Possession of weed previously carried a $200 fine, plus mandatory viewing of a three-hour video on the dangers of drug abuse. The video is widely considered a joke and ineffective, a symptom of the dysfunctional way the city, state, and country deal with the possession of tiny amounts of weed.
Read more: https://news.vice.com
Baltimore Police Publicly Sodomize Man During Drug Search
Category: News | Posted on Fri, September, 12th 2014 by THCFinder
I just read a horrific story out of Baltimore, where a man was cavity searched during a drug search, during which no drugs were found. This is a story that every drug war supporter should be forced to read and explain. This is not the first time someone has been cavity searched during a drug investigation, but it’s the first one I’ve heard of that was done in public for everyone to see. Per The Free Thought Project:
Jermaine Lyons was riding his bike on May 3, 2013 on his way to the park when he was stopped at a store in the 200 block of North Highland Avenue.
According to the lawsuit, police asked Lyons if he had any drugs on him, to which he responded, “no.”
However the police did not believe him. Baltimore Police proceeded to pull down this man’s pants, spread his legs, and conduct a cavity search in the middle of the sidewalk in full view of passersby, according to the lawsuit.
“It’s as simple and outlandish as it appears,” said Isaac Klein, attorney for Lyons. Lyons “was embarrassed and outraged.”
Stories like this break my heart. This man’s life is ruined. Even after he wins his lawsuit, how can he ever shake off the embarrassment and shame of being publicly humiliated like that? If it were me, I know I wouldn’t ever be able to face my peers in my neighborhood after they saw something like that happen to me. I hope Mr. Lyons wins so much money that it sends a message to every crooked member of law enforcement in America that this will not be tolerated. Shame on the Baltimore police officers that did this.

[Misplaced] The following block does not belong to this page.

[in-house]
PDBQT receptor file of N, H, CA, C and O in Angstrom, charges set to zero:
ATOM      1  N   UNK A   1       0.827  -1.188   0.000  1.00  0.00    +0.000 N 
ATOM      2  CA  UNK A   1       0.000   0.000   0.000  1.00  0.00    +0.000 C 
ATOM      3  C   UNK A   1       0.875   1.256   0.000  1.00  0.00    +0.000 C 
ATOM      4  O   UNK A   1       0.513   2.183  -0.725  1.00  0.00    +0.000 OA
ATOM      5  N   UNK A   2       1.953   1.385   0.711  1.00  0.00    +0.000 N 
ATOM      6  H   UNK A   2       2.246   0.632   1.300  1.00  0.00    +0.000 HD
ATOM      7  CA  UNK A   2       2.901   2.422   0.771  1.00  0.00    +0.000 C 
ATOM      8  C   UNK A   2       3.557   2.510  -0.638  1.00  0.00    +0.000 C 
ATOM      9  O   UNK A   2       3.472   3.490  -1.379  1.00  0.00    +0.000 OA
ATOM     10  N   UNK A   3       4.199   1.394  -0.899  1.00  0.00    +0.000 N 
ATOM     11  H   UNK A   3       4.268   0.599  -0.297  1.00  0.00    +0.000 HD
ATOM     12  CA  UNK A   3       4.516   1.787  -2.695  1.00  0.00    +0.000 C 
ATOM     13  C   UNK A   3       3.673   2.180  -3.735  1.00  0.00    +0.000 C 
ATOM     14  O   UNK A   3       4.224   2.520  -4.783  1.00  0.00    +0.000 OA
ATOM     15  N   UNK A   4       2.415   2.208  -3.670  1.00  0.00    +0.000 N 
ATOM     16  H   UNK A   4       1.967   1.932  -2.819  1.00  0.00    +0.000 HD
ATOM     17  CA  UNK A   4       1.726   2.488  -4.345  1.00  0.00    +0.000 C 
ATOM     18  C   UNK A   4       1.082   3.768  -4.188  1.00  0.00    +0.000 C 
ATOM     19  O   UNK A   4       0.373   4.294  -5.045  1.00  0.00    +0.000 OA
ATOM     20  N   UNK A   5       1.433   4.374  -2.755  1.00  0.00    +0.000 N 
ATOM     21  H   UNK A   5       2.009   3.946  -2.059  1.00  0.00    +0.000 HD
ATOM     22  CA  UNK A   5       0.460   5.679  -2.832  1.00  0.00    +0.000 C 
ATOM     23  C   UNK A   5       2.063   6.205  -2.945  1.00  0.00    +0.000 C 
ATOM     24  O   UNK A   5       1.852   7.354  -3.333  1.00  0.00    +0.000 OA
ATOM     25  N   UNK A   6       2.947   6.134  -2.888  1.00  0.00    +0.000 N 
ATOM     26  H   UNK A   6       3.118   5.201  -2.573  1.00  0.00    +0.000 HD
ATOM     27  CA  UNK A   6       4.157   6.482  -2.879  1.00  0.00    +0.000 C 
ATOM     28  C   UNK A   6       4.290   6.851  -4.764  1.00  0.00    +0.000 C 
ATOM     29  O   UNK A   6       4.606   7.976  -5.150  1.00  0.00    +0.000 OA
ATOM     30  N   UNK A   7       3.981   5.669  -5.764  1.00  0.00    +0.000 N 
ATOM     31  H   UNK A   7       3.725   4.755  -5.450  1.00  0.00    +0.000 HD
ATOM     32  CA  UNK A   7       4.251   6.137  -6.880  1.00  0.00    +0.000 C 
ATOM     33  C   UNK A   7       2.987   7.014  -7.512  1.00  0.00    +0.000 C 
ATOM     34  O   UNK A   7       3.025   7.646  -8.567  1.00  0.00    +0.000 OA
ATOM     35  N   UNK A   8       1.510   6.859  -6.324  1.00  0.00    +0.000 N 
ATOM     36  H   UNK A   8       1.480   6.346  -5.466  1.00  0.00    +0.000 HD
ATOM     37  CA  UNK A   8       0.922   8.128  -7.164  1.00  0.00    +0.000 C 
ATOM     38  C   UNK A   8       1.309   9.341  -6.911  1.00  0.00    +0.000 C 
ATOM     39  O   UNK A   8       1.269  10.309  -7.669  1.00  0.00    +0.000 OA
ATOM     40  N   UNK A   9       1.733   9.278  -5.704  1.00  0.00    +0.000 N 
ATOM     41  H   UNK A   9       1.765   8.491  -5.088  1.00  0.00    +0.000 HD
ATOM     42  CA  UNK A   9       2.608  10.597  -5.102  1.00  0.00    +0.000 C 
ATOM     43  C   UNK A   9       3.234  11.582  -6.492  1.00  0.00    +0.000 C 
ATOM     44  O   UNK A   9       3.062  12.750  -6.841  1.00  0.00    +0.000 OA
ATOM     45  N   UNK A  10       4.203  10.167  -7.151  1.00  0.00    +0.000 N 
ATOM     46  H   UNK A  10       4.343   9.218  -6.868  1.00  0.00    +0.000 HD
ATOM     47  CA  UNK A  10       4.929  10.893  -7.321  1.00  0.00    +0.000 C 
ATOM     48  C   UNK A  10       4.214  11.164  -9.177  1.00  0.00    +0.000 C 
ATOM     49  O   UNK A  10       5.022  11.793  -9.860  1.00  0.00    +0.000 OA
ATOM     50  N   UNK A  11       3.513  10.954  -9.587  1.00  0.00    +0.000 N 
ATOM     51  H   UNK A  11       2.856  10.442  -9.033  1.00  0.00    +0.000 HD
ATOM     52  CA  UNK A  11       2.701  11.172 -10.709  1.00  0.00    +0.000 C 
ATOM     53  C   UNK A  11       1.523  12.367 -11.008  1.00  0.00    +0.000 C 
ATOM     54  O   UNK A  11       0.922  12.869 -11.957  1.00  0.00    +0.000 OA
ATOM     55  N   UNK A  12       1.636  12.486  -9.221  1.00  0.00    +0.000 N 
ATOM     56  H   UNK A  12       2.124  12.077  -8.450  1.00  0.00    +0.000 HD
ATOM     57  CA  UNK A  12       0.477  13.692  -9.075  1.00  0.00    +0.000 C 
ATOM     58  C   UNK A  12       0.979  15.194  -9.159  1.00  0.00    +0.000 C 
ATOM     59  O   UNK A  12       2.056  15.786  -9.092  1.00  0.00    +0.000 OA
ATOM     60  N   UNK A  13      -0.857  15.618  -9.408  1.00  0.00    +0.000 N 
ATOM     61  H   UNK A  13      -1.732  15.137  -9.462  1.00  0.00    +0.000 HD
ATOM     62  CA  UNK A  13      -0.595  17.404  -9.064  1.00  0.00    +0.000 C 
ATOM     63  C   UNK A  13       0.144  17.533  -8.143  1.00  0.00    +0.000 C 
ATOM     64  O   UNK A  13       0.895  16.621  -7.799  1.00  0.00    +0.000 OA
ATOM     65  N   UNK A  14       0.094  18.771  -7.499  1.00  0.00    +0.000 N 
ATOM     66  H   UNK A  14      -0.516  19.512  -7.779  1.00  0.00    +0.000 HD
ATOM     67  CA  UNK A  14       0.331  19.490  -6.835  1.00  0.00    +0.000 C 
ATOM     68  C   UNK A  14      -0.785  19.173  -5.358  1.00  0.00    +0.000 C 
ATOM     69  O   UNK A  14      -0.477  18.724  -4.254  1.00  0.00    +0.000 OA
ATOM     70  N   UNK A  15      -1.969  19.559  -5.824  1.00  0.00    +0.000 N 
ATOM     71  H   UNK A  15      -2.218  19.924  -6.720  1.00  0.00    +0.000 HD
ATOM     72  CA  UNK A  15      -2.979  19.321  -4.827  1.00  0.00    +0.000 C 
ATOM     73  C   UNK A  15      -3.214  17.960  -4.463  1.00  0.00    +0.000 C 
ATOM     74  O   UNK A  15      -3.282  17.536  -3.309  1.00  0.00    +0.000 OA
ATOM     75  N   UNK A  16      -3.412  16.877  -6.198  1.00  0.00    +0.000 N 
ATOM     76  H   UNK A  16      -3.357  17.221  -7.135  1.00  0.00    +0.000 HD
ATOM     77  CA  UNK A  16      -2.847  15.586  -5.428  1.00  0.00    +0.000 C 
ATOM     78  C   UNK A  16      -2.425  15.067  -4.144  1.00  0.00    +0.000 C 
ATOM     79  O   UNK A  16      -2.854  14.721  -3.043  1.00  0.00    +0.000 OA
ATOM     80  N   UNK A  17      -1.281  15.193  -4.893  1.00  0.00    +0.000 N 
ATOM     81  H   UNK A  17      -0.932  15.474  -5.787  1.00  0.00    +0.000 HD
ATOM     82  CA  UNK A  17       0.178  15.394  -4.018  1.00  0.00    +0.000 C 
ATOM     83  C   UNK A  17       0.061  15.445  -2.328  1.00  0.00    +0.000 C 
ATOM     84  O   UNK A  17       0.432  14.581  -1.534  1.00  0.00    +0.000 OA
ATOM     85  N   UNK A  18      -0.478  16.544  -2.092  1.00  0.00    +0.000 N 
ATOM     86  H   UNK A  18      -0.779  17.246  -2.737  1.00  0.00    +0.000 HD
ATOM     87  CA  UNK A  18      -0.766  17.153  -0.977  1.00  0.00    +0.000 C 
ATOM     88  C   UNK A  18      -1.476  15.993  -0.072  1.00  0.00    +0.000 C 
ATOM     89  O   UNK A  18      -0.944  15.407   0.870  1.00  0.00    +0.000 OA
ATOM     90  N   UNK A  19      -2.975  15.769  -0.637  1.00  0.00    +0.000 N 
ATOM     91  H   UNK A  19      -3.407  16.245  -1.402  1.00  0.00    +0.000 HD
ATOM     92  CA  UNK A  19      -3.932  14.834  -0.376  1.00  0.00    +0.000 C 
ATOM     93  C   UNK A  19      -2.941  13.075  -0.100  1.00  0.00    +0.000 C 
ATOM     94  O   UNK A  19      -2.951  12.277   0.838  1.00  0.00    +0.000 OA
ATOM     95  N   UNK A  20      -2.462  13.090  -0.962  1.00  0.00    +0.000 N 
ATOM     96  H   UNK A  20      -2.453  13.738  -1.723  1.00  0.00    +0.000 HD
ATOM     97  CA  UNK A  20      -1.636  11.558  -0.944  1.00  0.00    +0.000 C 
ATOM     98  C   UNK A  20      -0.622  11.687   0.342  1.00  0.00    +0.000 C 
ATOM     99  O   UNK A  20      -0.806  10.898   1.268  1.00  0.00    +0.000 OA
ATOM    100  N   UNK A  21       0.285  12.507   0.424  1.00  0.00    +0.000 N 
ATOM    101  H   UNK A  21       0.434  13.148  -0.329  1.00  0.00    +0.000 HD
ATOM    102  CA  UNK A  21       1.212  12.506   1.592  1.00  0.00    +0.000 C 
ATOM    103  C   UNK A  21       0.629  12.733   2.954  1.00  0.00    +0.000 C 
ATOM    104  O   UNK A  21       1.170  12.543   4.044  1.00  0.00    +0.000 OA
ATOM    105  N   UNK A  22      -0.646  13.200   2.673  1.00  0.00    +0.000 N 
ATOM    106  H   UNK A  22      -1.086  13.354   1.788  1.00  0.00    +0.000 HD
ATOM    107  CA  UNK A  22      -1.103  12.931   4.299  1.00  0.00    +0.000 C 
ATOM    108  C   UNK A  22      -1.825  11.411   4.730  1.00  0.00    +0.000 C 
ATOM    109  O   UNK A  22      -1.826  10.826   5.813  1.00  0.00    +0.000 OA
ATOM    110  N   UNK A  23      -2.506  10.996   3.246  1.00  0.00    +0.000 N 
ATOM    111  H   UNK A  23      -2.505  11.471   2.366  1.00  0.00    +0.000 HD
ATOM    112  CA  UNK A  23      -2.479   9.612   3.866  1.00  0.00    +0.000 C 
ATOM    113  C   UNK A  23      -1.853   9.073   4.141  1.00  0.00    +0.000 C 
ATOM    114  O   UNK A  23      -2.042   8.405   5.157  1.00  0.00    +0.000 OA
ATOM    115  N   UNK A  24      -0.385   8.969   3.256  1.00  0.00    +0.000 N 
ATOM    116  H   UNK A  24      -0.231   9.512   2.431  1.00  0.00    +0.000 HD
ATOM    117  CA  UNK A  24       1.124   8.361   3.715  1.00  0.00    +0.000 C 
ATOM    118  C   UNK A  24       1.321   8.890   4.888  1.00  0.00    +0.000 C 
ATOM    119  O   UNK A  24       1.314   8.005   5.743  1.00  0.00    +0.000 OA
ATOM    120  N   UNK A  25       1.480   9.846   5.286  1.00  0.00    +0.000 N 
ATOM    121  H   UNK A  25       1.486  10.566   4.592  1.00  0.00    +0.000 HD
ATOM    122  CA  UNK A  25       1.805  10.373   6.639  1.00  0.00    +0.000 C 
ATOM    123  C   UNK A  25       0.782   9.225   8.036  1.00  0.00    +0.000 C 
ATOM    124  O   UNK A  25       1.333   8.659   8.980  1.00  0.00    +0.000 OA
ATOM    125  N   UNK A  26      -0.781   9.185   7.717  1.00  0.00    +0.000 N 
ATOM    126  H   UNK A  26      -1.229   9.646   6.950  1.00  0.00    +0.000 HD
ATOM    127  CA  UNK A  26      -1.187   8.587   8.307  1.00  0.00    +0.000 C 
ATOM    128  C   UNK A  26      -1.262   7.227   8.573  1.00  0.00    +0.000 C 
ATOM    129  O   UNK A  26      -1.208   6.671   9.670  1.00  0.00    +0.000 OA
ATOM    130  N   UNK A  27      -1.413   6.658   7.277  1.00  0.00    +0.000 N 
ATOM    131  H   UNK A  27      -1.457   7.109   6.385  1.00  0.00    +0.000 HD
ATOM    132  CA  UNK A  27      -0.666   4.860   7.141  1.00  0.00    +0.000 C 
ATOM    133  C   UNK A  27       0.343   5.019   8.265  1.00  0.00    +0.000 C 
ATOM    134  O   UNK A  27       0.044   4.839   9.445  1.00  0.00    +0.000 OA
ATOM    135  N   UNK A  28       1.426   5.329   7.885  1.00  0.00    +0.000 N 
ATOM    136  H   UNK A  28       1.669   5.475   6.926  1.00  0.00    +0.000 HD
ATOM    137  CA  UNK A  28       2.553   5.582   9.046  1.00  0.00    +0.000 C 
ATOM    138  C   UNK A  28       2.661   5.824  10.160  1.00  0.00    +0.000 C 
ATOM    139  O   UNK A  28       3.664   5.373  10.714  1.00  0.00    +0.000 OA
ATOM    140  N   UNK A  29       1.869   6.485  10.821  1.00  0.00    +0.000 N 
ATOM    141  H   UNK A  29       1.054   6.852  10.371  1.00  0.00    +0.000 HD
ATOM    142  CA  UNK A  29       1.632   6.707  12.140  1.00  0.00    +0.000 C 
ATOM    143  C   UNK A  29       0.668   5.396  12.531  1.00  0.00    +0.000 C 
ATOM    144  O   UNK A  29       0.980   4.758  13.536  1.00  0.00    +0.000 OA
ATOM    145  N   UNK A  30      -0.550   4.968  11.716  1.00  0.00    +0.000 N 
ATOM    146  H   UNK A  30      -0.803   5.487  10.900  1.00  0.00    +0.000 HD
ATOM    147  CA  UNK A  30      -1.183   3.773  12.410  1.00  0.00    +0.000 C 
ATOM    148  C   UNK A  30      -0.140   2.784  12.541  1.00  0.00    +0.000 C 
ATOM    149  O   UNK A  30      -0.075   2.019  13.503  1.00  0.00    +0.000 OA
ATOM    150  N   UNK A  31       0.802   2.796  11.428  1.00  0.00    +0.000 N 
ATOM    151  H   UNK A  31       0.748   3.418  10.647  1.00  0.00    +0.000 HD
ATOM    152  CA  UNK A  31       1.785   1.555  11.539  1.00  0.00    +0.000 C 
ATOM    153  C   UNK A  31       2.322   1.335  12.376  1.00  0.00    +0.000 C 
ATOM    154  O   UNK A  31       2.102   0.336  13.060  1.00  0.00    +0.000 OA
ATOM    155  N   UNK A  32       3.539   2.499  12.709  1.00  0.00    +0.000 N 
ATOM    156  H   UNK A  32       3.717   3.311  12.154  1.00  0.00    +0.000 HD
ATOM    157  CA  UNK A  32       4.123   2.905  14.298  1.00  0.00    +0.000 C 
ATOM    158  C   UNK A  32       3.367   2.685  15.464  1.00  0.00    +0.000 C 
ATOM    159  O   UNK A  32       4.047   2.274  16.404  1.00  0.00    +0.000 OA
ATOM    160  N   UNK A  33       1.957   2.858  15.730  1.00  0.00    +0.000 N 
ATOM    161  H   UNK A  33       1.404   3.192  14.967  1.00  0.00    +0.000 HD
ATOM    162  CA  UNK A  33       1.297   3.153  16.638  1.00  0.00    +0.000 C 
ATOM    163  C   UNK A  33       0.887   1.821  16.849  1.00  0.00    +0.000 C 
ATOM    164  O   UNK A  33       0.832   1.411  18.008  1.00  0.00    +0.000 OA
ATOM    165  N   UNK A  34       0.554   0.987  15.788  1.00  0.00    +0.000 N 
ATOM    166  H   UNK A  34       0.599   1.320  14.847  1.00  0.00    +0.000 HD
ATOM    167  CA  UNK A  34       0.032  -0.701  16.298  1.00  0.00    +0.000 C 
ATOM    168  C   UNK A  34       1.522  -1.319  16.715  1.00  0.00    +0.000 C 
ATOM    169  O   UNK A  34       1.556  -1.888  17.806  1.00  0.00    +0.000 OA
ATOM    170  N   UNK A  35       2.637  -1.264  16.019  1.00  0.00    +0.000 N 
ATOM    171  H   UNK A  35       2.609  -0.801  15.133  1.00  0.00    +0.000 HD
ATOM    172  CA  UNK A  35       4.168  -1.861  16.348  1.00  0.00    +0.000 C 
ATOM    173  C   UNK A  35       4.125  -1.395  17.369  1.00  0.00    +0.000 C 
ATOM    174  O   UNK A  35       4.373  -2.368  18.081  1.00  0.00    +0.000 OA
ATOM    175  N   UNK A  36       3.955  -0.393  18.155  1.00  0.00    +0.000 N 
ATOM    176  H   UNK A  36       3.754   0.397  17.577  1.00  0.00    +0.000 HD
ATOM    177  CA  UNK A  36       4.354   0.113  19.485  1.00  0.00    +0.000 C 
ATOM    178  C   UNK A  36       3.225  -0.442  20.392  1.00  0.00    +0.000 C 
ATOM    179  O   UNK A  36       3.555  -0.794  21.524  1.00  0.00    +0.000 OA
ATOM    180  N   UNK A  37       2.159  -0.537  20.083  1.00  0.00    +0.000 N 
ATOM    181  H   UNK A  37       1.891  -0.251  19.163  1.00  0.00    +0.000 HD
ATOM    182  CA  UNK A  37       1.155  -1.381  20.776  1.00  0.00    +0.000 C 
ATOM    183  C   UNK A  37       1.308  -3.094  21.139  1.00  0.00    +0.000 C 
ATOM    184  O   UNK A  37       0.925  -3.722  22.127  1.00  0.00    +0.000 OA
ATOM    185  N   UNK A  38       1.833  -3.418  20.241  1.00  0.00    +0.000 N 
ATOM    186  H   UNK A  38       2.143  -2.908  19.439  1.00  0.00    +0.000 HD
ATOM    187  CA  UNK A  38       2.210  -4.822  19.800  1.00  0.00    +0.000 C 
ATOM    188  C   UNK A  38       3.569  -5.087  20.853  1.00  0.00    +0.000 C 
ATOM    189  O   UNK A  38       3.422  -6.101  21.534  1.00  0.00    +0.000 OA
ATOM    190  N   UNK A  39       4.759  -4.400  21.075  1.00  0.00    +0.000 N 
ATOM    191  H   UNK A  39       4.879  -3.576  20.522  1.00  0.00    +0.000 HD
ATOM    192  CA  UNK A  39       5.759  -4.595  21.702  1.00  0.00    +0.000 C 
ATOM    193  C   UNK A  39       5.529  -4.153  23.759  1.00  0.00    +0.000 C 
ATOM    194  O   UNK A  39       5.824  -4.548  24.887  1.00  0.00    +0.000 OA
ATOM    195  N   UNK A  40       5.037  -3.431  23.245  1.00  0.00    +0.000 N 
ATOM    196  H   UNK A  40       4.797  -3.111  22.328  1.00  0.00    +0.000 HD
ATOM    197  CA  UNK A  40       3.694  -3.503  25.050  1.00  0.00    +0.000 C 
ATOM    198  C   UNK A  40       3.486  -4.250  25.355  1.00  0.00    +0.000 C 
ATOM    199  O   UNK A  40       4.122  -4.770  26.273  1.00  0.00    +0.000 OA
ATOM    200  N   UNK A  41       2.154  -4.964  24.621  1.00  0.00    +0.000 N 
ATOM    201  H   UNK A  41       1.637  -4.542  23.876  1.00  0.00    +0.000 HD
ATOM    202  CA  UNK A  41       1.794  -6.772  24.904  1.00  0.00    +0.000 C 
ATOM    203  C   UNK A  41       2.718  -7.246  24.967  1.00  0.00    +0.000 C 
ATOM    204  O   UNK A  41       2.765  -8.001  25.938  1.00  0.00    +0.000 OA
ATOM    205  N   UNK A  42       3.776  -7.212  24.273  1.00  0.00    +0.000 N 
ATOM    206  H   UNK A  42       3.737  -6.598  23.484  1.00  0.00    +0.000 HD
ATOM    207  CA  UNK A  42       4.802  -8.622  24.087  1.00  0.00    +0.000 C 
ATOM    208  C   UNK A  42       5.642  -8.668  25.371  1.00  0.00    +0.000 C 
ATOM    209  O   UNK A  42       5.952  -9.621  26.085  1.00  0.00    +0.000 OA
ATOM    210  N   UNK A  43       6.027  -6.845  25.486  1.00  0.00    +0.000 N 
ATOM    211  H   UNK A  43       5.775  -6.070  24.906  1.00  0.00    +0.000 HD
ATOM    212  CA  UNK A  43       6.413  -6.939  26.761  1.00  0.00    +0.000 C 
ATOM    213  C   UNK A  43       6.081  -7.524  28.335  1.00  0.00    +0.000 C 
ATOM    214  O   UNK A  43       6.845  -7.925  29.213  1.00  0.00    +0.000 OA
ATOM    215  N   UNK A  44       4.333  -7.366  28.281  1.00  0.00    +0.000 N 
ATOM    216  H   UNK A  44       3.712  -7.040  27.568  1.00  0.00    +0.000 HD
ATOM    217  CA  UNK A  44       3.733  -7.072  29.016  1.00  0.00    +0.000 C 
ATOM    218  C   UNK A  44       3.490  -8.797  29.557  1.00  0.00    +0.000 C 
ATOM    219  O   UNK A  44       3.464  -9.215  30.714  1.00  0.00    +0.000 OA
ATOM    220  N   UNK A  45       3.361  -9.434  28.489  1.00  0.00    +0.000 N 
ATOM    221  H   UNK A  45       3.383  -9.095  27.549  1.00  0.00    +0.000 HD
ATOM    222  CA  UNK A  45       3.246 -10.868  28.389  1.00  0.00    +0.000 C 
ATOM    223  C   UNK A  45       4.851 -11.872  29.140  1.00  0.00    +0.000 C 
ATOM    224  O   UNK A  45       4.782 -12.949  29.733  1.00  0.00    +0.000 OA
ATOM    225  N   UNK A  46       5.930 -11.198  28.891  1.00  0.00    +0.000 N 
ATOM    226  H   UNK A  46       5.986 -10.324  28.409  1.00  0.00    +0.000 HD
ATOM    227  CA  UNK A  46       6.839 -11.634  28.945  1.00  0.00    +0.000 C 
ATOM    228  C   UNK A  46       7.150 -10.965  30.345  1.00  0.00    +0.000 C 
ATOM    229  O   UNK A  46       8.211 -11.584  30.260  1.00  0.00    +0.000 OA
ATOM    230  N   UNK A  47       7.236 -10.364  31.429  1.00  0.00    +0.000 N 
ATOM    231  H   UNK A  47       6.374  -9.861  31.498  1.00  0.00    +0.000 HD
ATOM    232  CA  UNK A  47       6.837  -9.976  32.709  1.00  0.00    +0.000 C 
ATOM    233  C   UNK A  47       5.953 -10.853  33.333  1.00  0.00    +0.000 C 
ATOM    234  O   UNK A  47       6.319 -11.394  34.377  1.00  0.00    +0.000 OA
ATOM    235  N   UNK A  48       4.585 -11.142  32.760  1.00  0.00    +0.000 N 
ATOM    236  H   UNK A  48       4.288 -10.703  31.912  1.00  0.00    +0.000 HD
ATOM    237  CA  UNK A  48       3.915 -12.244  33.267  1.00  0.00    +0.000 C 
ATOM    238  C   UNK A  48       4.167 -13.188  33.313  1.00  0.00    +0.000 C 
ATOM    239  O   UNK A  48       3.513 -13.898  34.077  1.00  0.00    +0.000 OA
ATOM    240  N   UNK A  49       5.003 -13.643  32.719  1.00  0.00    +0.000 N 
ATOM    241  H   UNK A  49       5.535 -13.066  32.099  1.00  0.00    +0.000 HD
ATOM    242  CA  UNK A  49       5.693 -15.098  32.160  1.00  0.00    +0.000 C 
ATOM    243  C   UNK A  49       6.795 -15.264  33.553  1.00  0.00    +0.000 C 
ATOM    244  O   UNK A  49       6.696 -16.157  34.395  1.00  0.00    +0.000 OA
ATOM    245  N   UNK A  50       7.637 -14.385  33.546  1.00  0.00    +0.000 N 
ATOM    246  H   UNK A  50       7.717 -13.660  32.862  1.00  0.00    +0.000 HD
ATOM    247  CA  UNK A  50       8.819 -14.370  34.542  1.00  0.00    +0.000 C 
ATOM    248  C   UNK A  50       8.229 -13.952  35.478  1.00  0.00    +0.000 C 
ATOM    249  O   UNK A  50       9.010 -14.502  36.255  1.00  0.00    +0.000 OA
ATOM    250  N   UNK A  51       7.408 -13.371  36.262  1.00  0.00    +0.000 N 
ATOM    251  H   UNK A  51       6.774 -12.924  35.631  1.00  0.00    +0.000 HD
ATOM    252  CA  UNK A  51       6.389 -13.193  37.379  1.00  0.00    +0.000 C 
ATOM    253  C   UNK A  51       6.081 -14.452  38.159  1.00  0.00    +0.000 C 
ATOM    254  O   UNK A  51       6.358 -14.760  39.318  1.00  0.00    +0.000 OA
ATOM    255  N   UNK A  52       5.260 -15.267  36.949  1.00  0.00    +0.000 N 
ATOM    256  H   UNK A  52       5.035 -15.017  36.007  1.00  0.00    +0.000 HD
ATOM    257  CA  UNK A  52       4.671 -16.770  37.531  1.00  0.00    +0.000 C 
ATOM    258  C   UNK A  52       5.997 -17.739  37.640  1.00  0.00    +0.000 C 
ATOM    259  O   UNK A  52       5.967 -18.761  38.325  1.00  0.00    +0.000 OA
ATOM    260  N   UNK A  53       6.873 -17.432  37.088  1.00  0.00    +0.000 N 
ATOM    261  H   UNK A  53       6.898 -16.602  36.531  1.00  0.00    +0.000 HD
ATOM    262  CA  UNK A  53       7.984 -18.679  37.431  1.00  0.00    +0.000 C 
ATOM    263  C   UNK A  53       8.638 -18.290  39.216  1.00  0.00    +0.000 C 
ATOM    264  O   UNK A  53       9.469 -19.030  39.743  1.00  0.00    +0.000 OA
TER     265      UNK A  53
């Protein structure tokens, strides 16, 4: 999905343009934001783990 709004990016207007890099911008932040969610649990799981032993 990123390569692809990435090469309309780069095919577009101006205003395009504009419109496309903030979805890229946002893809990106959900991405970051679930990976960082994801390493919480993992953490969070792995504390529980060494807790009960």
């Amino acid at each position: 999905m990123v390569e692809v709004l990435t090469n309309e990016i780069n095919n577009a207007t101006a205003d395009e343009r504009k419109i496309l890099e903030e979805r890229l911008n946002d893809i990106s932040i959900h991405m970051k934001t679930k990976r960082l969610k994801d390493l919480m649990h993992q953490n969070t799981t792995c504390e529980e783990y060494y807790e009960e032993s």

Philadelphia Nears Deal to Ease Marijuana Laws
Category: News | Posted on Fri, September, 12th 2014 by THCFinder
People in Philadelphia caught with small amounts of marijuana or smoking it in public may soon face no more than a written citation and a modest fine as the City Council moved Thursday to decriminalize the drug after a reversal by Mayor Michael A. Nutter.
The mayor, who had scoffed at arguments that black men are unfairly targeted in arrests involving marijuana, announced his support of decriminalization this week. He had declined to sign a bill the Council passed in June, saying it needed more study.
Under the measure, which if approved would be effective Oct. 20, people stopped with less than 30 grams of marijuana, about one ounce, will be fined $25, and those caught using it in public will be fined $100 or be required to perform up to nine hours of community service.
In neither situation will violators be arrested, taken to police stations, fingerprinted or left with a criminal record — all of which stigmatize small-time users, making it harder to find and keep jobs or attend college, advocates of decriminalization say.
Of the more than 4,000 arrests in Philadelphia each year for possessing small amounts of marijuana, 83 percent are of blacks or Latinos, said James F. Kenney, a City Council member who sponsored the decriminalization bill.
“It follows you,” he said. “If you’re young, black and trying to find a job in this economy, it’s very difficult. With a criminal arrest, it’s impossible. On top of that, you’re not eligible for college financial aid and you can’t go into the military.”
Mr. Kenney said nearly three out of four of those arrested have no previous police record. Moreover, he said, possession is already effectively decriminalized for white residents, whom the police rarely target. “There are no arrests at Phish concerts or fraternity parties,” he said.
In August, Mr. Nutter, who is African-American, called that argument “a bogus issue” and an “insult to the community.” He denied that the police discriminate against blacks. Arrest rates on marijuana charges are higher for blacks because, the mayor said, there is more police “engagement” in black communities, where most of the city’s shootings and homicides take place. Blacks, like whites, want safe neighborhoods without “knuckleheads” smoking marijuana on the corner, the mayor said.
On Wednesday, in an appearance with Mr. Kenney, who is white, the mayor said he would support an amended version of the bill that included a separate civil offense for marijuana use in public. In cases of possession or use, police officers will write a notice of violation and confiscate the marijuana.
Read more: http://www.nytimes.com